US725723A - Spring-coiling machine. - Google Patents

Spring-coiling machine. Download PDF

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US725723A
US725723A US12788002A US1902127880A US725723A US 725723 A US725723 A US 725723A US 12788002 A US12788002 A US 12788002A US 1902127880 A US1902127880 A US 1902127880A US 725723 A US725723 A US 725723A
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spring
gear
plungers
pinions
coil
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US12788002A
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Frank Kirk
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Frank Kirk
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    • BPERFORMING OPERATIONS; TRANSPORTING
    • B21MECHANICAL METAL-WORKING WITHOUT ESSENTIALLY REMOVING MATERIAL; PUNCHING METAL
    • B21FWORKING OR PROCESSING OF METAL WIRE
    • B21F3/00Coiling wire into particular forms
    • B21F3/02Coiling wire into particular forms helically

Description

No. 725,723. PATENTED APR. 21, 1903.
F. KIRK. SPRING GOILING MACHINE. I
APPLICATION FILED OUT. 18, 1902.
N0 MODEL. 3 SHEETS-SHEET 1.
mm. 2 flnvimm QA/LWW I I No. 725,723. PATENTED APR. 21, 1903. F. KIRK.
SPRING GOILING MACHINE.
APYLIOATION FILED OUT. 18, 1902.-
N0 MODEL. 3 SHEETS-SHEET 2.
2 hwfimrm. ga LN 3 En [Wk (1 "K1 'VVZMWM- 4% 77? ANY PATENTED APR. 21, 1908.
F. KIRK.
SPRING GOILING MACHINE.
APPLICATION FILED 00T.18, 1902.
3 SHBETS-SHEET 3.
K0 MODEL.
JNVUHUE M #mJt BY 4Y4. Z M
AUNT
UNITED STATES? PATENT OFFICE.
FRANK KIRK, OF AKRON, OHIO.
SPRING-COILING MACHINE.
SIECIFICATION forming part of Letters Patent No. 725,723, dated April 21, 1903. Application filed October 18,1902. Serial No. 127,880. (No model.)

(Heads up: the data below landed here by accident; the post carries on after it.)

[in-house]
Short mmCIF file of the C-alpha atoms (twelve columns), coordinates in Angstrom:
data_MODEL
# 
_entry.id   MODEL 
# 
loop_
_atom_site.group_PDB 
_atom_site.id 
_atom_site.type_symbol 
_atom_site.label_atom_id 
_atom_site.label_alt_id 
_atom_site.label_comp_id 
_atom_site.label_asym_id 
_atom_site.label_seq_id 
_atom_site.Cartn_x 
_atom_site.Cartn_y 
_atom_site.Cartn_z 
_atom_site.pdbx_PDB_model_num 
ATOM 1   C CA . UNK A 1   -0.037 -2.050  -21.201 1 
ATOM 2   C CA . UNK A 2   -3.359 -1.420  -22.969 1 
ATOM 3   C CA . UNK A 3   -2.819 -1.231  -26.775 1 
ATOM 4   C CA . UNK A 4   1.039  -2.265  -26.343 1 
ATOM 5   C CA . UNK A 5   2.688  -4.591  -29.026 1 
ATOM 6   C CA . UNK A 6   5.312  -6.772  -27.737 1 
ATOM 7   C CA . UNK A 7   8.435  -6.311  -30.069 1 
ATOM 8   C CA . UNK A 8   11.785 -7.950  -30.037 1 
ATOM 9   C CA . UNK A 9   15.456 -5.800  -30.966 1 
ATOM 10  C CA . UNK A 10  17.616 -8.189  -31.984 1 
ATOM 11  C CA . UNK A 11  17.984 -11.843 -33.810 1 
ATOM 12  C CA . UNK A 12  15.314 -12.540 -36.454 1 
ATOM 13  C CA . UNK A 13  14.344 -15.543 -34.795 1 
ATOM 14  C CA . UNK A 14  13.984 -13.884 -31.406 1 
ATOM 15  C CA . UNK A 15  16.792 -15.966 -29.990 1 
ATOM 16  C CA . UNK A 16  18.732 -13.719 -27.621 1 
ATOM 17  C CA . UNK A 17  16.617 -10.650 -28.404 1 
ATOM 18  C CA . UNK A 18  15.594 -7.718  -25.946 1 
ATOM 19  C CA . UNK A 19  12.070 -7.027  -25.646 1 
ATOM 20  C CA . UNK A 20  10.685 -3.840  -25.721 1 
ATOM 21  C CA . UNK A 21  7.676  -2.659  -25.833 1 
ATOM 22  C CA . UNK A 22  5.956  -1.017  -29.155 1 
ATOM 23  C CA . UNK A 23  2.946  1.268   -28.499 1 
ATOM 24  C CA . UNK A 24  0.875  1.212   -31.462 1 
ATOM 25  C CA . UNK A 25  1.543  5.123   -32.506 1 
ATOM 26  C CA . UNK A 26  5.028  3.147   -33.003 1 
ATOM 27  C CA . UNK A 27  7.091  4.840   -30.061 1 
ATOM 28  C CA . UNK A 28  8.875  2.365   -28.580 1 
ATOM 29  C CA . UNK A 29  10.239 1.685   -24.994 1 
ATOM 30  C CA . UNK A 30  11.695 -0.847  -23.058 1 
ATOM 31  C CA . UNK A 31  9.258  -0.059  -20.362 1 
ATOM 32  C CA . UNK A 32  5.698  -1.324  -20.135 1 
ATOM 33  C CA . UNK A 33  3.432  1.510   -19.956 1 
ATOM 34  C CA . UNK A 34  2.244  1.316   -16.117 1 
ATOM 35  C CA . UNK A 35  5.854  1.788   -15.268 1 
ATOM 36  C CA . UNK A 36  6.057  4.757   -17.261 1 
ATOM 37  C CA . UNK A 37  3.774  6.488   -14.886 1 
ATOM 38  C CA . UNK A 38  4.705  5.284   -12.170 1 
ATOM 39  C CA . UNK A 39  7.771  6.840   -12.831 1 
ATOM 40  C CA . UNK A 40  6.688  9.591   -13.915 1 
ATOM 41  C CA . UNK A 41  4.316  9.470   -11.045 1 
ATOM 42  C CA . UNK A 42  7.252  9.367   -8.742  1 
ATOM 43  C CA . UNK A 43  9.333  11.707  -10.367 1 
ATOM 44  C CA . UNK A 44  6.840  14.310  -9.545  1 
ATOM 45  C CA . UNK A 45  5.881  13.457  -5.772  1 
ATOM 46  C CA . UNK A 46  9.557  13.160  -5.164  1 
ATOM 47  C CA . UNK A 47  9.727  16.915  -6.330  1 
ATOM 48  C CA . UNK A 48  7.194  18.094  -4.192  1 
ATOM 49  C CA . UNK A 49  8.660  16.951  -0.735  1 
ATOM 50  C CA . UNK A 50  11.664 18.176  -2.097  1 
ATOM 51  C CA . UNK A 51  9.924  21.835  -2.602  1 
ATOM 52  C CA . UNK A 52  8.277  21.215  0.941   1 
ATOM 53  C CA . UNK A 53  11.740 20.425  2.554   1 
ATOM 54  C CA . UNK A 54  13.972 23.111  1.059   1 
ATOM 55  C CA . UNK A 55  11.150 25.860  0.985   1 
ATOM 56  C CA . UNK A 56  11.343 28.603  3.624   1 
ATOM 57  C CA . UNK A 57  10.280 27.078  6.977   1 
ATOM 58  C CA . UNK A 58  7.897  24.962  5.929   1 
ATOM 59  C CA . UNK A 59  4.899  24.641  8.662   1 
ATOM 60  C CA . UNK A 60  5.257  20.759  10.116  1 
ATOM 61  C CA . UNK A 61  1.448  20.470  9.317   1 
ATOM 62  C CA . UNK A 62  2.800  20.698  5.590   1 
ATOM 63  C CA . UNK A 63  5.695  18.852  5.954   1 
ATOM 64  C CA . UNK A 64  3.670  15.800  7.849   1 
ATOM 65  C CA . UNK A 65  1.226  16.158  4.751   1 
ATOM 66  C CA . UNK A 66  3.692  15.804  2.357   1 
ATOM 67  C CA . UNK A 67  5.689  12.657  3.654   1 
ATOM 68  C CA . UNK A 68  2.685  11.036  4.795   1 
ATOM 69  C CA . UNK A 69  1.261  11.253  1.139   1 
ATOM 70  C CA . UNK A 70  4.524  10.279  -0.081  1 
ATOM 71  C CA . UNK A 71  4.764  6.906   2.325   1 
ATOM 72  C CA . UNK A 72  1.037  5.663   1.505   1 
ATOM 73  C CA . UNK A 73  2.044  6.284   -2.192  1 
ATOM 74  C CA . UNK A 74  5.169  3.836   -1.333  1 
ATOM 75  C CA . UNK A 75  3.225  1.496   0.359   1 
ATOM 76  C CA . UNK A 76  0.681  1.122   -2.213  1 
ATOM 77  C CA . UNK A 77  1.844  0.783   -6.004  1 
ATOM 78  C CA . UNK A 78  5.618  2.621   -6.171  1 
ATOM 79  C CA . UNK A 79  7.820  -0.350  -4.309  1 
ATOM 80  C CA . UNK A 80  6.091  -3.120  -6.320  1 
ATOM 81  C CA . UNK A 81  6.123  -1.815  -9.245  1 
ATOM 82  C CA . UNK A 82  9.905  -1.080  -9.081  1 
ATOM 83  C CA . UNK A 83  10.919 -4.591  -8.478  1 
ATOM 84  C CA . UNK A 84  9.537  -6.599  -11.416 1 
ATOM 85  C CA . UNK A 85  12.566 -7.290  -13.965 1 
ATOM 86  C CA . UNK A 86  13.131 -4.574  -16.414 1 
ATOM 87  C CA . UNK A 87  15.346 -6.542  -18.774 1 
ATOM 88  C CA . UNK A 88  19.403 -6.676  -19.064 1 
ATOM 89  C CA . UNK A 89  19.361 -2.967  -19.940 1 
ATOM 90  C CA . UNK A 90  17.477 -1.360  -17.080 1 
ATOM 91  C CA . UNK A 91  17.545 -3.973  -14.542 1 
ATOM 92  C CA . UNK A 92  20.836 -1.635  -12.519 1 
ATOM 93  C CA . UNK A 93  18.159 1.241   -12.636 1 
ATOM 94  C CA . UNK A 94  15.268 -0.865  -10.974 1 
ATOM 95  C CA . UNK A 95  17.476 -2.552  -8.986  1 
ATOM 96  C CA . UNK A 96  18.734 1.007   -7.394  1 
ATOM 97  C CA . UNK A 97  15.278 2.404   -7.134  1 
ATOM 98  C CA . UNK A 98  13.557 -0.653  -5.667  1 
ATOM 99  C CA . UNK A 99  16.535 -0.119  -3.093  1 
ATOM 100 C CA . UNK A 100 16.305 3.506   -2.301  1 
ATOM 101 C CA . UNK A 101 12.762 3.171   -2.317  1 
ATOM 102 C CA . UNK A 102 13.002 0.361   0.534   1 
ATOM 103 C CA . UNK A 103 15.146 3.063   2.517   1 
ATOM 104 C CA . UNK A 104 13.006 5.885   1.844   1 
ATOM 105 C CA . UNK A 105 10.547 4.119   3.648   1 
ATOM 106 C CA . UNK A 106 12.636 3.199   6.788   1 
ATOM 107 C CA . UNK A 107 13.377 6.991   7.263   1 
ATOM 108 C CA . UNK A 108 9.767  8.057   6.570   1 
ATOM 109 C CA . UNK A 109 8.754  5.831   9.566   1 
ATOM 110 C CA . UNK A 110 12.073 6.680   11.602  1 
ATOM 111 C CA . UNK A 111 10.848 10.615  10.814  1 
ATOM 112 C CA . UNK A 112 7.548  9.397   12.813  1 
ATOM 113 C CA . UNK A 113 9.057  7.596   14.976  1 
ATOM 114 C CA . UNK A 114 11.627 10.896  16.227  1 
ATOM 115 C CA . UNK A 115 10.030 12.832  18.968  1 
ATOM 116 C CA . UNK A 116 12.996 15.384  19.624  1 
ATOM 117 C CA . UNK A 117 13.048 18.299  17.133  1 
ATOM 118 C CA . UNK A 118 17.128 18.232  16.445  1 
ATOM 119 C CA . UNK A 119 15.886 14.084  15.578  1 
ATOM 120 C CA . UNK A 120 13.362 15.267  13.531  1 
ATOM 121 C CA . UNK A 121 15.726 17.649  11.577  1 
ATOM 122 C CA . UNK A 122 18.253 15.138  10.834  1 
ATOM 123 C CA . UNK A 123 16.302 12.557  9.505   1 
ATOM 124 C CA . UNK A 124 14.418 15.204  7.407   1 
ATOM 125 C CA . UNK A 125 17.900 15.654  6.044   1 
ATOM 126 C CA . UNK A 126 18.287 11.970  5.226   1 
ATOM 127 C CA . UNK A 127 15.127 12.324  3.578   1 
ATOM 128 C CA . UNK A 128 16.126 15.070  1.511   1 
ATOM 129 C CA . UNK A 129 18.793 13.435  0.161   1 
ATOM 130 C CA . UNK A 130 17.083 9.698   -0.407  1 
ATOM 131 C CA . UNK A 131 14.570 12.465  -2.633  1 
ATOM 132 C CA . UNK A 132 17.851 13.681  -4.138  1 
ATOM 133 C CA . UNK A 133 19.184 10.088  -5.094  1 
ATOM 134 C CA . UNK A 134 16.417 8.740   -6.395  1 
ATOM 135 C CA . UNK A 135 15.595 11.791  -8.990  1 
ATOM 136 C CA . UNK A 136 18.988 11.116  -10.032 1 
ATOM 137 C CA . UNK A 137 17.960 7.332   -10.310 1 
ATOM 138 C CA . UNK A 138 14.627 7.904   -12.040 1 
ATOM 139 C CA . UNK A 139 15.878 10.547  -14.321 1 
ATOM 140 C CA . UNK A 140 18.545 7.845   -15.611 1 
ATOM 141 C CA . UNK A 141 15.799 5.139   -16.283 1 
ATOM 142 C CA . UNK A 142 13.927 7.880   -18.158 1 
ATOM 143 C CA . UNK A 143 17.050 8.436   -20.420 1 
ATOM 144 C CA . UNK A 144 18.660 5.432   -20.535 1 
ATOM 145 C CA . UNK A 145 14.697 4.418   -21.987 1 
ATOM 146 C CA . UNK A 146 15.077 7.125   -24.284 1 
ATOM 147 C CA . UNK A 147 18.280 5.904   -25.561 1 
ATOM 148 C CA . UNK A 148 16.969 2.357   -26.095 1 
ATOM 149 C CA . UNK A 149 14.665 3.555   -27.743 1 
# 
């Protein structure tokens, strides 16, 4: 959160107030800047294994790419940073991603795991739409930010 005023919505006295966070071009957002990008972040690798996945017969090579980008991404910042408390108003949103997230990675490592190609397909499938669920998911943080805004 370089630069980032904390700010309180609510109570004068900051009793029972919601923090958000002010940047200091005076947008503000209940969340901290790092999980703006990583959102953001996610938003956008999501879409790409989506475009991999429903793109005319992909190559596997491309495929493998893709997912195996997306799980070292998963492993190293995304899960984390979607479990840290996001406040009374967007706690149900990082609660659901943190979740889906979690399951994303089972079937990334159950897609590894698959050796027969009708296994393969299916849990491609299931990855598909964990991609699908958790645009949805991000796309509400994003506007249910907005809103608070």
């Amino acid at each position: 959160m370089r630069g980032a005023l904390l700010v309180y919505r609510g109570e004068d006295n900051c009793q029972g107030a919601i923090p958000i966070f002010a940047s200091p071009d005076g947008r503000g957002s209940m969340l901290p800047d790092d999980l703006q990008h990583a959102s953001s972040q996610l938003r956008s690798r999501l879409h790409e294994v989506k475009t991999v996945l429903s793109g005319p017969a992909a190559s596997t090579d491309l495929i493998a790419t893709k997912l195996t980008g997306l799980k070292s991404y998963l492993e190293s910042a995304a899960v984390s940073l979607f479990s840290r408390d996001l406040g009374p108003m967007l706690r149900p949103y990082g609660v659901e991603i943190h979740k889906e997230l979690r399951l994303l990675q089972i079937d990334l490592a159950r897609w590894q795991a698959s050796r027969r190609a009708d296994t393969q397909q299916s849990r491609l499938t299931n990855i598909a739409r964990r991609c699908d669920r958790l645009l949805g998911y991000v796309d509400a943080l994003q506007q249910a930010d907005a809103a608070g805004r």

To all whom it may concern:
Be it known that I, FRANK KIRK, a citizen of the United States, residing at Akron, in the county of Summit and State of Ohio, have invented certain new and useful Improvements in Spring-Coiling Machines; and I do declare that the following is a full, clear, and exact a perspective elevation of the machine. Fig.
2 is a cross-section of a gear-ring and parts within on a line corresponding to line Z Z, Fig. 4, and showing the means for adjusting the spring-coiling heads to determine the Fig. 3 is a plan view of the Fig. 3. Fig. 5 is a rear and end elevation of the machine in perspective; and Fig. 6 shows a portion of the gear-ring seen in Fig. 2 and a section of one of the spring-coiling heads, as hereinafter fully described. Fig. 7 isia side View of a spring as produced by my ma chine.
The real work of the machine is done by the mechanism shown for the most part in Figs. 2, 4., and 6, which comprises the coiling mechanism proper, while the mass of gears and other parts shown as associated therewith have to do chiefly with bringing the power to the spring-coiling mechanism and -the adjusting of parts, as will be seen in the further description.
Referring, therefore, especially to Figs. 4 and 6, A represents a substantially ringshaped upright base which is firmly supported on the top of the strong rigid main frame B and is provided with a series of openings 0., extending through from side to side and arranged in a true circle equidistant apart and about the large opening through the middle of the base, as there is in this instance, but not necessarily.
'Upon base A'and in or through the holesa therein I mount the series of heads 0, which support the wire or spring coiling plungers. D. The said heads have shanks 0, adapted to occupy and fill the holes a more or less completelysay, as shown, Fig. 4-and the said shanks are prolonged or extended by the integral screw-threaded stems c, which project rearward through base A and plate E on its rear end and the plate F to the rear of plate E.
The stems c on heads 0 have each a threaded pinion 3, mounted on the threaded portion thereof and which pinions are confined between plates E and F. Meshing with all these pinions is a gear G on shaft g, and said gear comes between plates E and F on said shaft,